Wednesday, October 19, 2005

Where Seldom is Heard

Hello, this is the advanced computer program that sometimes picks stories to re-run. Latigo Flint is currently off in a cave somewhere, licking himself and snarling like a sexy, wounded wolf.

I was programmed to only select awesome stories, but awesome is subjective and my machine logic skips that line of code.


So instead, this story was selected for its well-structured vowel ratios.


From the archives: 2-26-2005:

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Where Seldom is Heard

So it turns out there are a number of overlapping laws and statutes that prohibit the public staging of a good old fashioned cow-punching, campfire sing-along... on a Friday night... on the corner of Hollywood and Vine.

The noble Vaquero, those wild and dashing Mexican cowboys of the old Southwest, have always been a friend and ally to the squinty-eyed American Gunslinger. There was much that each respected and admired in the other. Vaqueros could be fierce fighters when necessary but rarely sought it out. Love, passion and romance--these were the things the Vaquero lived for and bullets have a nasty habit of obliterating future opportunities to love.
"Lips," so goes the old Vaquero saying, "are for kissing a fine woman, not for forming bloody spit bubbles with last ragged breaths."

Over the years, many a tired gunslinger has enjoyed a night of peace, good food and carefree song at a Vaquero campfire.

For ten dollars an hour, the gentlemen relaxing outside the local Home Depot were more than willing to help Latigo Flint reenact this comfortable picture of frontier camaraderie.
"Campfire songs senior? Of course we know campfire songs. Serapes and cooking pots? No problemo."

We rehearsed until twilight then drove to Hollywood & Vine; double parked the U-Haul for a moment and quickly set up. And that was how it came to pass that a large crowd of Midwestern tourists got to witness the following scene:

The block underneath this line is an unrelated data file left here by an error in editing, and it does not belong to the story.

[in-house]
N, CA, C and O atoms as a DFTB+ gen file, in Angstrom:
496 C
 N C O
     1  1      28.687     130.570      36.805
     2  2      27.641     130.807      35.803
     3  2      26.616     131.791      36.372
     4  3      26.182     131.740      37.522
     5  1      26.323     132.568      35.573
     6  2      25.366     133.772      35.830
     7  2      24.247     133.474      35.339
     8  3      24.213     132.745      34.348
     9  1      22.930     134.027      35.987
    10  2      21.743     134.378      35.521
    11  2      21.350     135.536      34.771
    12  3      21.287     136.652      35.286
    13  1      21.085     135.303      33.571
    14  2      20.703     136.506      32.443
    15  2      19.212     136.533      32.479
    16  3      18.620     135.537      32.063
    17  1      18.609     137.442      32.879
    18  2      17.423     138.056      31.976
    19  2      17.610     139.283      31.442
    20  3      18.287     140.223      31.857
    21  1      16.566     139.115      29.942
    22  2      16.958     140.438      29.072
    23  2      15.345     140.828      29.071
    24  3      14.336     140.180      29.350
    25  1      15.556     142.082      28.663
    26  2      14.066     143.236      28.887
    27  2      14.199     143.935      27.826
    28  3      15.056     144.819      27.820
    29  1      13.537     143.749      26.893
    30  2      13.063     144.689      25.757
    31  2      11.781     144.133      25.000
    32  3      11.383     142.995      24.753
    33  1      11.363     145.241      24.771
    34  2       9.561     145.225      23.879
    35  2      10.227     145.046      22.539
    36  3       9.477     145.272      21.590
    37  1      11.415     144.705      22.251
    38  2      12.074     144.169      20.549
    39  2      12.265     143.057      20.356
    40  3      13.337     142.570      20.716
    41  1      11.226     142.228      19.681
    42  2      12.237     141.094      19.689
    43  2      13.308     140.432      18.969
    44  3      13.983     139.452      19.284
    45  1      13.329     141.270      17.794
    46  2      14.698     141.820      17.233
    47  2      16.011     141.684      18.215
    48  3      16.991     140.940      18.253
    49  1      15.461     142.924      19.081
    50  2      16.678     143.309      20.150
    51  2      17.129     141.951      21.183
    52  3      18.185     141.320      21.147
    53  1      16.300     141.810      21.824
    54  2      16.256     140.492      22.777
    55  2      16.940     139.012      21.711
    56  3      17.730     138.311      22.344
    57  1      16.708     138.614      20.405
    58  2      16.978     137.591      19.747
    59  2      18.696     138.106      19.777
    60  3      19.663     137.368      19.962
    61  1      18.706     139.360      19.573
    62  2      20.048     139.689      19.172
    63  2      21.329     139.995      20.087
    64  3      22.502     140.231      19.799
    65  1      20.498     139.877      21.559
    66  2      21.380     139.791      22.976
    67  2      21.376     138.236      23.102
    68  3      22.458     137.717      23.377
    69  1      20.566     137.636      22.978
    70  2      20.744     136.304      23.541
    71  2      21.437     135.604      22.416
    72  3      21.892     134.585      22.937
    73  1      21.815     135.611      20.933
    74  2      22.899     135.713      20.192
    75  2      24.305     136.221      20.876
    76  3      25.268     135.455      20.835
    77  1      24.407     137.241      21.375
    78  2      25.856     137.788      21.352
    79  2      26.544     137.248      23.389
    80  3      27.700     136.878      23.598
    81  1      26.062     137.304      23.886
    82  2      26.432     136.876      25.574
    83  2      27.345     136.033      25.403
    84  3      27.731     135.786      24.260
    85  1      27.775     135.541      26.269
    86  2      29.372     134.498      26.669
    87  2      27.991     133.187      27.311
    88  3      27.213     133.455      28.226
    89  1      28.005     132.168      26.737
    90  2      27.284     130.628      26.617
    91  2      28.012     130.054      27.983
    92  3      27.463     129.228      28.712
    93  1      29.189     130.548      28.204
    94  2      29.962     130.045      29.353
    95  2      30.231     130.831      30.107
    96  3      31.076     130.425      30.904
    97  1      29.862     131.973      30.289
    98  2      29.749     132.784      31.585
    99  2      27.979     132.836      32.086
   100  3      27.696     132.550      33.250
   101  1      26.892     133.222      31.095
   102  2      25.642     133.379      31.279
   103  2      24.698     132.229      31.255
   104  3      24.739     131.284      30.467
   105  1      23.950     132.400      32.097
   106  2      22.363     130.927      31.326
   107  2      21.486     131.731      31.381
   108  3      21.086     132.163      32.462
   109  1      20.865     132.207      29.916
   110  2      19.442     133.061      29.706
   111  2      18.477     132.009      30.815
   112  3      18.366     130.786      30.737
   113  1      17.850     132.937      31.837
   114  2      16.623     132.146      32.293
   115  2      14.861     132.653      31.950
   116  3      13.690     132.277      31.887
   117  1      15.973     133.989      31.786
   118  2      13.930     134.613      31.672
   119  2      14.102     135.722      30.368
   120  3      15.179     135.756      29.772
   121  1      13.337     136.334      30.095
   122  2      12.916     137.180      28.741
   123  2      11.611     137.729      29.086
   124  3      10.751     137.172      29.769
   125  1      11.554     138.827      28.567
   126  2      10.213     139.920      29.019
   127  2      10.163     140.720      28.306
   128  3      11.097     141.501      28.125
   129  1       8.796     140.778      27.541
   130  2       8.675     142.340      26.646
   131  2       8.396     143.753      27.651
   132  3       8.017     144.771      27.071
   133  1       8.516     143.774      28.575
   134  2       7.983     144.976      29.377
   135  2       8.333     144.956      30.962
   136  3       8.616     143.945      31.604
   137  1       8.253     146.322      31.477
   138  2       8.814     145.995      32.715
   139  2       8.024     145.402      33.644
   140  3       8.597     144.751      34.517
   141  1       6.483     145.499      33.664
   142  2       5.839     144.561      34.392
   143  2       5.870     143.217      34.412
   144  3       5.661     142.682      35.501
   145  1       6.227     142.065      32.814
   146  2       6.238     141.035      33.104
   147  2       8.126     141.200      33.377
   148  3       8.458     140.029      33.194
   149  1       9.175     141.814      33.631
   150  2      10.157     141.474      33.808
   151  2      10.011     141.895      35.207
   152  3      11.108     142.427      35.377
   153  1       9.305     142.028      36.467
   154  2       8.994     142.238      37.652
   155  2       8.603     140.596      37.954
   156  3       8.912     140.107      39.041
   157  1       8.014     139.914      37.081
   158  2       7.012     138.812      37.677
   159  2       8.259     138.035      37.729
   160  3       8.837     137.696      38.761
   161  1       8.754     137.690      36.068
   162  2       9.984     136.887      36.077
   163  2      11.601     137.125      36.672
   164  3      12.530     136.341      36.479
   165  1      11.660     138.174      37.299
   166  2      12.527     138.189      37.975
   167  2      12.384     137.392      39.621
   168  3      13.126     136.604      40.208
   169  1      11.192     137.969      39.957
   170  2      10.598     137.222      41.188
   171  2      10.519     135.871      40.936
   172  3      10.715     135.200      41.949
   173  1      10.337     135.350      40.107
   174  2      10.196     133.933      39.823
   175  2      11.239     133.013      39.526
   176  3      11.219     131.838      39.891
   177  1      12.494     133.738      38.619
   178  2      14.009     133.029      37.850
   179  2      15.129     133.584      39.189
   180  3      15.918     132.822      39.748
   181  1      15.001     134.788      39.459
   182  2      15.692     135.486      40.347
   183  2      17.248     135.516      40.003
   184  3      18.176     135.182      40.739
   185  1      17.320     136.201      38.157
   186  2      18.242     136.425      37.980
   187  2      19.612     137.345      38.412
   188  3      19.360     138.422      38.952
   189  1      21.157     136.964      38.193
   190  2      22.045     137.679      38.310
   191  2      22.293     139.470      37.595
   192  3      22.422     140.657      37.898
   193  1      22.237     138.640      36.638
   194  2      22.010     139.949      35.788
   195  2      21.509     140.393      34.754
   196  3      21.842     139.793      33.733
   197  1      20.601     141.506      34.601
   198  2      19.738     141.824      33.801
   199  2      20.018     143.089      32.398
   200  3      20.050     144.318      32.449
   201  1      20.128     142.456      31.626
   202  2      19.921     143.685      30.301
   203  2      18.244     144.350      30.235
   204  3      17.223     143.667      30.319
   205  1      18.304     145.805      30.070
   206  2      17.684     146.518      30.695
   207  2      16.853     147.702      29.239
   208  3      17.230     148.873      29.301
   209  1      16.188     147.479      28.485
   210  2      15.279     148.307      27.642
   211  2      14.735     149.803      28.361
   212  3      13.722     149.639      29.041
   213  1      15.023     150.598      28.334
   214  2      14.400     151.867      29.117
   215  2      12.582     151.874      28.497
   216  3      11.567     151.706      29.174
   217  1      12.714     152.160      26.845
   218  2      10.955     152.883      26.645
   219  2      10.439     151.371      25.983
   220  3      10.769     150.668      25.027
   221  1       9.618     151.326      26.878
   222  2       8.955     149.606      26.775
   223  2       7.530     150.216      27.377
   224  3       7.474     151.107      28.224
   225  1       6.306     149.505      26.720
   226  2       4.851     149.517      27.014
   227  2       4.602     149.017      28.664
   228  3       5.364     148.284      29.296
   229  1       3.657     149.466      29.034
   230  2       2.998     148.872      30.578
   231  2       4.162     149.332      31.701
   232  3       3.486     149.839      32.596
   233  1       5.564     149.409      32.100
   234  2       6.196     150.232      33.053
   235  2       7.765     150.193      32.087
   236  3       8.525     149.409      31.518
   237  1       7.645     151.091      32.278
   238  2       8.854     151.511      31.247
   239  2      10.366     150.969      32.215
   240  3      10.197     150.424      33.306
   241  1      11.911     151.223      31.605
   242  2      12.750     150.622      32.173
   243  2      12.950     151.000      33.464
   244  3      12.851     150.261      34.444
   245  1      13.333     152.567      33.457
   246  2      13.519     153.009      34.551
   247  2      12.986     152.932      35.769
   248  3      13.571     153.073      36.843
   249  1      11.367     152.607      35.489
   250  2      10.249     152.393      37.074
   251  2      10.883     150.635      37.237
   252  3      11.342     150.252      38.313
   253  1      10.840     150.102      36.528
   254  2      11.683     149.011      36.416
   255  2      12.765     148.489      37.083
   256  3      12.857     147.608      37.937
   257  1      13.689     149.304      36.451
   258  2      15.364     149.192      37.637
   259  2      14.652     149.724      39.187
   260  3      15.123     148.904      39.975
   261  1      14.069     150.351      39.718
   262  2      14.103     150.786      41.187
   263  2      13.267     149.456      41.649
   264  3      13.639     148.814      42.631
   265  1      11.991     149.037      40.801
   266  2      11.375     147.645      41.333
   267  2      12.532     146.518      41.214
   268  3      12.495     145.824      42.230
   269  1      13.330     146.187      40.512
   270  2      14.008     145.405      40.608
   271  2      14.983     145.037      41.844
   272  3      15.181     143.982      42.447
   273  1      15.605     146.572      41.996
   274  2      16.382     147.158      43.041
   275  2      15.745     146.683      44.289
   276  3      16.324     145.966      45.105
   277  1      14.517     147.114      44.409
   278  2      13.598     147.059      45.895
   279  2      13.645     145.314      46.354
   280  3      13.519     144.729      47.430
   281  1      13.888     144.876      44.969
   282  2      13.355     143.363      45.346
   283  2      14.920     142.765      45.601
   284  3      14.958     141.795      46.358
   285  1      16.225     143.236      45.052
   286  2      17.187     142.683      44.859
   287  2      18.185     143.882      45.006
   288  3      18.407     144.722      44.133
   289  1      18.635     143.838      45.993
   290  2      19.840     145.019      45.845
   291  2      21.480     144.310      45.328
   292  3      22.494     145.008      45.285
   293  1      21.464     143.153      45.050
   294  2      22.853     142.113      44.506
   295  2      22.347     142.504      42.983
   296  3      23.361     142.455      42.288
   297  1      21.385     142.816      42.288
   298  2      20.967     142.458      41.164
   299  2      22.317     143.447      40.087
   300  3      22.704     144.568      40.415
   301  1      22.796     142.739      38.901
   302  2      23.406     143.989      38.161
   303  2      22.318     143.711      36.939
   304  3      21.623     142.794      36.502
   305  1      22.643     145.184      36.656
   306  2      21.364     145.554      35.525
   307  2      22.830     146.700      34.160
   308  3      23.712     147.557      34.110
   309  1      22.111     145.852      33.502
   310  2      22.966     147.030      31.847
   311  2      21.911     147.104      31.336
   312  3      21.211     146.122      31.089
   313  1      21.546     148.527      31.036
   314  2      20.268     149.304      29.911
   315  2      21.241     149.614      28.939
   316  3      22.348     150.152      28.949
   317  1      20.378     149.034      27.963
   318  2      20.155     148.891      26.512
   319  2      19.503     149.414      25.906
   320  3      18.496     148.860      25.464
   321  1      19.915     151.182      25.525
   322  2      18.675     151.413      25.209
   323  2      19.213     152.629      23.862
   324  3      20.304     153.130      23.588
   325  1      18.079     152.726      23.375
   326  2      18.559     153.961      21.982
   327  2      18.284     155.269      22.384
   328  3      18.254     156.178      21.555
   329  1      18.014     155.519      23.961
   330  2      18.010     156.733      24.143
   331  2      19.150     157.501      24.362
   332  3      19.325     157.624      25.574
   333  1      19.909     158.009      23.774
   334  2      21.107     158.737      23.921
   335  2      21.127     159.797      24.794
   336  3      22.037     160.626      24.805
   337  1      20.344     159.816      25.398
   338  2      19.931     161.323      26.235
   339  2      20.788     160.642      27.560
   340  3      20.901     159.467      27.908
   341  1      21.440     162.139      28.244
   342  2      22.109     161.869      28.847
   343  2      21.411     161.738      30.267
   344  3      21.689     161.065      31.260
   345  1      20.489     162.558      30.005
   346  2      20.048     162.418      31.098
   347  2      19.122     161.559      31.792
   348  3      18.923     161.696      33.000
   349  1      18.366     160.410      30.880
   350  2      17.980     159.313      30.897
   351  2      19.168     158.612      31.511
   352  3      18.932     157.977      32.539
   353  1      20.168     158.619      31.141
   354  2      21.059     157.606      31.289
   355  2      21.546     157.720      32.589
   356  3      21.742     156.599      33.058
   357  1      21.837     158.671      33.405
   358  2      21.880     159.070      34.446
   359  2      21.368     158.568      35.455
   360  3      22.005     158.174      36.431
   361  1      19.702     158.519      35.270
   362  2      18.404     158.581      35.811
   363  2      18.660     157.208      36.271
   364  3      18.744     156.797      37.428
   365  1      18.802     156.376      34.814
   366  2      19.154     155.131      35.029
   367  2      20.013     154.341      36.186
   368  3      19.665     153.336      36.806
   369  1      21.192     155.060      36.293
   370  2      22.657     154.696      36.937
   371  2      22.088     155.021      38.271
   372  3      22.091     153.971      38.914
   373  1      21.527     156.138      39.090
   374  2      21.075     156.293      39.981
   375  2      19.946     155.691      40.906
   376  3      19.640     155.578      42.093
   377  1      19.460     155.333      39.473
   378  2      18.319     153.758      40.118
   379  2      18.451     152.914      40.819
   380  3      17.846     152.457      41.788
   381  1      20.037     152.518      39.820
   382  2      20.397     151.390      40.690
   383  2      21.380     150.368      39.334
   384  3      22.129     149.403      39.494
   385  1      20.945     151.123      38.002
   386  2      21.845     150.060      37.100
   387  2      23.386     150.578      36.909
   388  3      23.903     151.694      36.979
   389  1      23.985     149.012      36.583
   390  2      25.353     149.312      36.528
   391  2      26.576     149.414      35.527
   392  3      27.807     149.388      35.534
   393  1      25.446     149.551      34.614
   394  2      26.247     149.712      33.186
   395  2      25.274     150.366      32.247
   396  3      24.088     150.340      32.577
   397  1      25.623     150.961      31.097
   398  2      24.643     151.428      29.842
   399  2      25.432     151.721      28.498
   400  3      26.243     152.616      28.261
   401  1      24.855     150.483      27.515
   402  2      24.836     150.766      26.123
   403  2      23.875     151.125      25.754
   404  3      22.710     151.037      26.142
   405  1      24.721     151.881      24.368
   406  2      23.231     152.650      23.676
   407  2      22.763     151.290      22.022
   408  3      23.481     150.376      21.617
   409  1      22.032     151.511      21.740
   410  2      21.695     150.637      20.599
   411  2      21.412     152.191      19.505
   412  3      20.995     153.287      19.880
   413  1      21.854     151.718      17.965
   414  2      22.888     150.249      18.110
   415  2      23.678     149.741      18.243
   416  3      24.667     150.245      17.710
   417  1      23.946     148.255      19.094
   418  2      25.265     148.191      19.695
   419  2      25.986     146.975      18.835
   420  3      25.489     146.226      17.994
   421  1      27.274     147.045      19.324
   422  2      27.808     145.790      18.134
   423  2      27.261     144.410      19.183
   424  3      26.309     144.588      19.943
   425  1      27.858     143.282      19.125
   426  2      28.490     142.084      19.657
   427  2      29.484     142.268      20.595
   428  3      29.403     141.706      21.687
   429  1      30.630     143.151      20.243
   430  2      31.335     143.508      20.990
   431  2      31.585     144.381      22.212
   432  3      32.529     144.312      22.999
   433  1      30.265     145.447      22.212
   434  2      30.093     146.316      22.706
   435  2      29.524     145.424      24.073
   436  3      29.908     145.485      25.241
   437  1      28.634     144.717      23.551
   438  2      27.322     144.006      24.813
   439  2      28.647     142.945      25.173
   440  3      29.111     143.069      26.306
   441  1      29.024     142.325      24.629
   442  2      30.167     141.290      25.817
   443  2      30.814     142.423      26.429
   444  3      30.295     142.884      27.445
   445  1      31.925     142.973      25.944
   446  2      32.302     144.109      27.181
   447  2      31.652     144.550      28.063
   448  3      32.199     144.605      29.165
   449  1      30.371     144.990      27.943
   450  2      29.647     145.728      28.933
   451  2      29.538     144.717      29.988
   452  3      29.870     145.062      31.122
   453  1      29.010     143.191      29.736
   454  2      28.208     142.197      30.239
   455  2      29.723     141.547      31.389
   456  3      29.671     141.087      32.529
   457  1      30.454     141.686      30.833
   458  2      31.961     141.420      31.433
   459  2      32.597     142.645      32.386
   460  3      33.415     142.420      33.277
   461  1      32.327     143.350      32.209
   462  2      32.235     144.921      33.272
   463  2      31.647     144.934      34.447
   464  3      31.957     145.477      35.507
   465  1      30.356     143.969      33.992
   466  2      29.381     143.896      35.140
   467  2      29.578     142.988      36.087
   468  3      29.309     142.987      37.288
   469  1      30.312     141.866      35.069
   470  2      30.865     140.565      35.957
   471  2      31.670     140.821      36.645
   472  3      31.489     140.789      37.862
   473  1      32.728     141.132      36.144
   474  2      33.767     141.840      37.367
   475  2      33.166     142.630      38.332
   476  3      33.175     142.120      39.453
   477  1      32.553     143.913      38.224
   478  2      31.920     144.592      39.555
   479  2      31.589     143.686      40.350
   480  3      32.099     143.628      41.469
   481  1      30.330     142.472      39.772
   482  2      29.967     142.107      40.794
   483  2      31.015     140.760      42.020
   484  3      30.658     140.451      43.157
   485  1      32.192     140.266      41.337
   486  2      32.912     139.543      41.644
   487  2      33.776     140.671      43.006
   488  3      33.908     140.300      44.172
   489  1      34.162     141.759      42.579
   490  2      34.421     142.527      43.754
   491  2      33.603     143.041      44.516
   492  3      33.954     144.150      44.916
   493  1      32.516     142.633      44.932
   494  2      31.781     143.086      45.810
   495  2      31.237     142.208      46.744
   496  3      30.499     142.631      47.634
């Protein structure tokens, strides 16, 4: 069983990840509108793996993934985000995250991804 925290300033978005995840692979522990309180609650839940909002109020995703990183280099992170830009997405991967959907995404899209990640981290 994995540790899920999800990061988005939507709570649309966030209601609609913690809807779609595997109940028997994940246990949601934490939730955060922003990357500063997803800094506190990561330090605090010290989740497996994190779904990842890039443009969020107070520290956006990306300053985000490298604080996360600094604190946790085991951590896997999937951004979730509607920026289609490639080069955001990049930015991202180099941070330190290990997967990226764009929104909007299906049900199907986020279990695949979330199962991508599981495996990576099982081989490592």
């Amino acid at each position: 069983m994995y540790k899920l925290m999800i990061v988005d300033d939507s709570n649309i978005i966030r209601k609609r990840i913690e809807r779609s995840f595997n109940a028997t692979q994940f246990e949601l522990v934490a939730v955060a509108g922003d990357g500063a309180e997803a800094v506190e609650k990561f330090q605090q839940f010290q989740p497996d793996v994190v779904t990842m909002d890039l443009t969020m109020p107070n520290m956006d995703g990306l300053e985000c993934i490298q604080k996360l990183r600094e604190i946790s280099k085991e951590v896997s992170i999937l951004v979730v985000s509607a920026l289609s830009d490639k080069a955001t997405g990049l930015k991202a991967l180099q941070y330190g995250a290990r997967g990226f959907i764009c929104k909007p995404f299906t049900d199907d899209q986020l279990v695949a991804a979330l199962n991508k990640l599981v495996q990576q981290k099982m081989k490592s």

Seven Vaqueros hunkered around a campfire, leaning comfortably against saddles, singing magnificently as the frijoles and tortillas warmed.
"El Oh la vida de un vaquero es fino. Caballos y vacas y coyotes y tales. El Oh la vida de un vaquero es magnífico. Tengo gusto de hacerlo oh tanto."

From somewhere beyond the circle of firelight my boot heal scuffed audibly on the curb.

"Es somebody there?" Juan peered cautiously into the night.

"Not to worry amigos!" I said in a low, clear voice. "Continue to play and sing your fine song. None but a friend approaches your fire this night."

"Es that Lateego Fleeent the esteemed gunslinger? Could it be so?"

"None other my amigos."

"You know you are always most welcome at our fires of camp Lateego Fleent. Step in from the cold and join us for frijoles and tortillas."


"Thank you Juan. You're certain you have enough to spare?"

"For you Lateego Fleent, always. You will of course lend your mighty baritone to our humble song to earn your food."

I threw back my head and laughed heartily. "Juan my amigo, does nothing ever change?" I stepped to the fire and breathed deeply of the wonderful smells emanating from the kettles. "And so again amigos it has come to pass that-"

Screeching tires and wailing sirens cut me off at that point and our comfortable picture of frontier camaraderie quickly disintegrated into chaos and bedlam. My gentleman reenactors hollered "I.N.S.!!!" and started to scatter, colliding with the suddenly terrified tourists who screamed and began beating them with handbags. The frijoles pot was overturned into the path of several charging police who slipped and crashed into the campfire, sending flaming logs flying in all directions, badly burning several tourists and igniting some nearby magazine racks. A squad of street people charged from an alley and tried to scoop up the musical instruments until enraged, frijoles-stained police, started pummeling them with nightsticks. A large crowd formed out the outside of the circle and started collapsing everyone toward the flames. Then a stray dog darted in, gulped down a couple of tortillas, took a giant sniff from a small dish of cayenne pepper and just went completely berserk...

They're going to try to throw the book at Latigo Flint. You may hear newscasters and court reporters saying terrible things about Latigo Flint. But you'll know they aren't true. You know Latigo Flint was just trying to bring a little frontier camaraderie to a cold, heartless town.

5 Comments:

At 6:25 AM, Blogger Peter said...

Sometimes the law is an ass Latigo, as you so rightly point out there was no harm in the frontier Camaraderie.
One would expect that a true old time lawman would have understood and maybe even joined in the fetivities, but not these modern day imitation lawmen.

 
At 11:47 AM, Blogger OldHorsetailSnake said...

Yeah, I've always heard that San Francisco was tough on minorities. Or did this happen in Burbank?

 
At 2:49 PM, Blogger ty bluesmith said...

yo, latigo.

 
At 3:26 PM, Blogger tabitha jane said...

you know how to give tourists a good show latigo.

 
At 12:18 AM, Blogger Latigo Flint said...

Yesh Peter! Goddamn tinstars today. No sense of humor I tells ya. No sense of humor at all.

Hollywood and Vine Old Hoss. Right there, surrounded by the lonely ghosts of cinema's glory years.

Yo, tblue.

I guess I do Tabitha Jane, I guess I do. Too bad it's such a brutal way to make a buck.

 

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